What was published in a colonial newspaper 250 years ago this week?
“Augustus Deley, Tobaconist (from New York) … keeps constantly for Sale, ALL Sorts of TOBACCO.”
I suggested that yesterday’s advertisement for Yorkshire muffins (Yorkshire pudding) used words to evoke some of the smells of a colonial port city. This advertisement does so as well. It also prompts readers to imagine other goods that consumers needed to purchase or possess. Just as sugar nippers were necessary for consuming the sugar loaves featured earlier this week, “Chewing, or Smoaking” tobacco required various accoutrements.
Daley notes he supplies “Hog-Tail, Pig-Tail, and Shagg in Papers.” These wrappers were likely unadorned, marking a significant deviation from tobacco advertising on the other side of the Atlantic. By the turn of the eighteenth century, as Catherine Molineux notes, “Tobacconists and other tradespeople began commissioning local artisans to engrave or etch trade cards, billheads, and what the British Museum characterizes as tobacco papers, or wrappers.”  Although trade cards and billheads became increasingly common among other occupational groups in America as the eighteenth century progressed, either tobacconists did not provide wrappers that advertised their wares or such printed ephemera has not survived.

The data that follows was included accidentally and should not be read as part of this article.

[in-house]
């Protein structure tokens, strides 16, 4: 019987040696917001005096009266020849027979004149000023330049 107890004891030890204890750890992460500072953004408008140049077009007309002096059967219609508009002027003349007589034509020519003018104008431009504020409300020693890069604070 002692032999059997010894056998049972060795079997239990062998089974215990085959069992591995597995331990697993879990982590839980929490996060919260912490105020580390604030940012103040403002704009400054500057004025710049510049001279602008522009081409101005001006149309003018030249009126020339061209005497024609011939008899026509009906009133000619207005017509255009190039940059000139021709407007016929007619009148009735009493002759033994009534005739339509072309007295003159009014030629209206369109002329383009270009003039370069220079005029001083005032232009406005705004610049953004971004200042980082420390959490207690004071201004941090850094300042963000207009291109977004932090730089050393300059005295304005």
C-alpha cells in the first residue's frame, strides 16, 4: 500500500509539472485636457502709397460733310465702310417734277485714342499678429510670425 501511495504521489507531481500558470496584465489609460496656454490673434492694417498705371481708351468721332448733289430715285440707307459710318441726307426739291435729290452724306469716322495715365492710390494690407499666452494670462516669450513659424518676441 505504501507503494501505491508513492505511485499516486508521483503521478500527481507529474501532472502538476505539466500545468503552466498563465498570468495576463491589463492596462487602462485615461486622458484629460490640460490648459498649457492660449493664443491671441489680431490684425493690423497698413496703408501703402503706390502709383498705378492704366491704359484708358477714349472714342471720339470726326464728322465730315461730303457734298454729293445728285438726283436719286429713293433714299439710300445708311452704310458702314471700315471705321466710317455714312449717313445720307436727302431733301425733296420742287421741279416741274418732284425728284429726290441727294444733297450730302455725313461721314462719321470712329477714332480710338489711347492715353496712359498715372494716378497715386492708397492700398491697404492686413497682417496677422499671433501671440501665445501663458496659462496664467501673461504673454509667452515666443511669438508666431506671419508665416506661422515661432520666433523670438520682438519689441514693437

If you have encountered eighteenth-century tobacco wrappers distributed by American tobacconists, I would very much appreciate knowing about them!
 Catherine Molineux, “Pleasures of the Smoke: ‘Black Virginians’ in Georgian London’s Tobacco Shops,” William and Mary Quarterly, 3rd. ser., 64, no. 2 (April 2007): 343.